Posted by: Henning at December 13, 2014 5:42 PM | Reply

In some of the in port pictures you can see a small radome on the mast. I think the race would be very dangerous without radar.

I do not know if VOR does this but it is relatively easy to tie the alarm from the chartplotter to a speaker by simply connecting the audio out of the pc to a small amp like a car stereo. You want to disable the extraneous windows sounds if you do this. More professionally it is possible to have a program trigger a relay through all sorts of methods. So the objection that an alarm would not be heard has no merit.

I think a better feature would be a virtual forward looking sonar displayed on a small screen for the lookout and helms person. You also need to know about danger that you might turn into.

Posted by: George at December 13, 2014 10:39 PM | Reply

at the front of my cockpit i have 2 large plotters for all the crew to see. on one i split the screen showing far and near. the reason i have it set in that manner is for exactly the reason that caused the accident. with all their experience a novice has to wonder why they haven't come to the same realization.

Posted by: Anonymous in reply to Ben at December 14, 2014 2:12 PM | Reply

Henning has doubts that any radar would have clearly painted a reef and surf line. I have doubts too, but for a different reason. Everybody regards returns from waves as noise, so they are deliberately suppressed as much as possible. We know that radar can see waves and boat wakes, although it does depend on the wave shape.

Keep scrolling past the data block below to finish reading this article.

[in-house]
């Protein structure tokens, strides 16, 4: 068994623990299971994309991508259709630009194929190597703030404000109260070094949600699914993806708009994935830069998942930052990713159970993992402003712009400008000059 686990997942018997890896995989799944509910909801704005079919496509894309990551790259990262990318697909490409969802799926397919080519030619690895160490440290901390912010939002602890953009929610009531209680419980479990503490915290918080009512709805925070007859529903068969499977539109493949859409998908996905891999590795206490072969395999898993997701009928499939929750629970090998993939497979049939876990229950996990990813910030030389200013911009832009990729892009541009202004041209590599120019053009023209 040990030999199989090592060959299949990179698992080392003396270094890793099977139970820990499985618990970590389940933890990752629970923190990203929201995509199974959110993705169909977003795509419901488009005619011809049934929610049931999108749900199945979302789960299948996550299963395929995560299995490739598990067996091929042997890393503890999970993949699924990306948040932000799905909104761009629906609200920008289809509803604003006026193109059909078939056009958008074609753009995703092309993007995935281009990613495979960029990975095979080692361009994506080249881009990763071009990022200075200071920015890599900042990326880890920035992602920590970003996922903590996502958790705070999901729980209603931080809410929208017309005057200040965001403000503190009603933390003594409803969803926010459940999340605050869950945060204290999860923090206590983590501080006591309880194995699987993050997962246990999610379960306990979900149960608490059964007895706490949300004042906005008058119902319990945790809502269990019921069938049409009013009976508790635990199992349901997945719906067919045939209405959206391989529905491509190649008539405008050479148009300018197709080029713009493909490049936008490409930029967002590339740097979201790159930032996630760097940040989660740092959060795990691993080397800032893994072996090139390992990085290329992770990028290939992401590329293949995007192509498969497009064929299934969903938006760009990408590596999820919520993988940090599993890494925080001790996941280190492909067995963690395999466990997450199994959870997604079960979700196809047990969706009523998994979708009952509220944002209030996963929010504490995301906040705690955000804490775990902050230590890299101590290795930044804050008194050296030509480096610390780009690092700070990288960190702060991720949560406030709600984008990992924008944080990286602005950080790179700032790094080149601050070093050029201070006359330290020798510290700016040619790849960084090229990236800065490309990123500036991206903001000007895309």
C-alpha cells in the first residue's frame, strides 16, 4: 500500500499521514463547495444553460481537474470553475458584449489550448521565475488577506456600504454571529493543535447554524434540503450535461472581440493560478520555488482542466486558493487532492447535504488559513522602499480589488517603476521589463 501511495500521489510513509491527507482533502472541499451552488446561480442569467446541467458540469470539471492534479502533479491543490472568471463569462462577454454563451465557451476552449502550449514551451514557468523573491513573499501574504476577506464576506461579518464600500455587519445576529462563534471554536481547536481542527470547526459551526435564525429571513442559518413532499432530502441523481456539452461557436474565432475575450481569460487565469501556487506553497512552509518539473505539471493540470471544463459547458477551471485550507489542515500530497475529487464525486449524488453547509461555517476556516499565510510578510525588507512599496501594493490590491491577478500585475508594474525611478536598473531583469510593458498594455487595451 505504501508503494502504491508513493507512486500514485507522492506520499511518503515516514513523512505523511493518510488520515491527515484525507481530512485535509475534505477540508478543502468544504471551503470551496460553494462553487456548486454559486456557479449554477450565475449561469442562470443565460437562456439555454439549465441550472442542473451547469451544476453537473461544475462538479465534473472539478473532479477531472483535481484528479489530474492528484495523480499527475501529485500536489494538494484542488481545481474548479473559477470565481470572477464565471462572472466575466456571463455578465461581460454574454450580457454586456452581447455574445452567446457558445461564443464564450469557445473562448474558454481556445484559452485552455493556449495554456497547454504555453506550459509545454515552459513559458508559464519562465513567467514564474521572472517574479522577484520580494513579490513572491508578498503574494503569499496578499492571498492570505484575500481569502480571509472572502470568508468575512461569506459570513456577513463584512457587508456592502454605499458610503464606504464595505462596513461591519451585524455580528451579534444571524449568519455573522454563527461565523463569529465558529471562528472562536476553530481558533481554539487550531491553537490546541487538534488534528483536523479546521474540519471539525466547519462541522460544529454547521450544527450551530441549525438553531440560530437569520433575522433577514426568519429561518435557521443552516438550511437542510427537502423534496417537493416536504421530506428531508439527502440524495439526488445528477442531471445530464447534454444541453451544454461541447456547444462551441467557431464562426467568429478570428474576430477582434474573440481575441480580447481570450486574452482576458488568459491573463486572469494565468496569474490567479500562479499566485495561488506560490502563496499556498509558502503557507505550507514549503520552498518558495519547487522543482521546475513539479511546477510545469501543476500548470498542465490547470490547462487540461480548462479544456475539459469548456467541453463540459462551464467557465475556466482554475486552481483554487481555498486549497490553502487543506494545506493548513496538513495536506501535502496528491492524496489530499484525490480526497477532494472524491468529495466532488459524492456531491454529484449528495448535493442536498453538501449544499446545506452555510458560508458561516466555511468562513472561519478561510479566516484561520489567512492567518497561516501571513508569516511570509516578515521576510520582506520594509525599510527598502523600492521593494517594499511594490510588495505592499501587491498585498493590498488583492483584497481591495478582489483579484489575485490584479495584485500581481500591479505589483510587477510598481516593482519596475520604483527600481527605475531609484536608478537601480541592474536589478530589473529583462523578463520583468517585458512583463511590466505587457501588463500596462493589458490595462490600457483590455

With shipping using AIS, what exactly are you watching for on radar on a passage? Radar is not currently smart enough -- blips come and go, where is the feature that determines which are real and tracks them, a more advanced MARPA which doesn't just drop a target if it misses a few scans. A radar where you can change the range and the blips on the screen (which are real targets) do not disappear into a dust speck sized pixel or two.

Posted by: norse in reply to Henning at December 16, 2014 3:02 AM | Reply

Hi all, I just "unpublished" a series of comments about Simrad 4G performance offshore because we were really getting sidetracked and I hope there'll be more discussion of the Vestas wreck and grounding alarms.

No comments were lost, though. In fact, the subject of 4G performance deserves its own space so that future readers searching for such info will hopefully find it here:

http://www.panbo.com/forum/2014/12/simrad-4g-radar-offshore-performances-issues.html

Posted by: Ben at December 17, 2014 4:42 PM | Reply

My thought was similar to the one George posted.

My first thought upon reading the thread(s) about the incident was why weren't they using Forward Looking Sonar (FLS).

Is FLS not up to the task yet? Would it not have clearly shown an obstacle in those seas and would an FLS be fairly immune from false alarms?

Is FLS going to be more reliable on a multihull than one of these flat-out racing craft?

Opinions from anyone here with FLS experience?

Thanks,
Merlin

Posted by: Merlin at December 18, 2014 1:09 AM | Reply

I think this applies here: You do not see what you are not looking for. However, if you were using radar to look for surf, I have it on good authority that it might work. Here is a blog entry by Steve Dashew about using radar to see turbulence, in this case caused by strong current. He uses high-end radar, so I cannot draw a conclusion that every radar would work as well.
http://setsail.com/s_logs-dashew-dashew416/

Posted by: norse at December 18, 2014 2:21 AM | Reply

Hi Merlin,

Forward Looking Sonar would not have done Vestas much good at 19 knots. I haven't gotten to test Simrdrad/B&G FS in deep water yet, but would guess maximum range at maybe 500 feet:

http://www.panbo.com/archives/2014/10/simrad_forwardscan_bg_too_a_breakthrough_even_in_beta_testing.html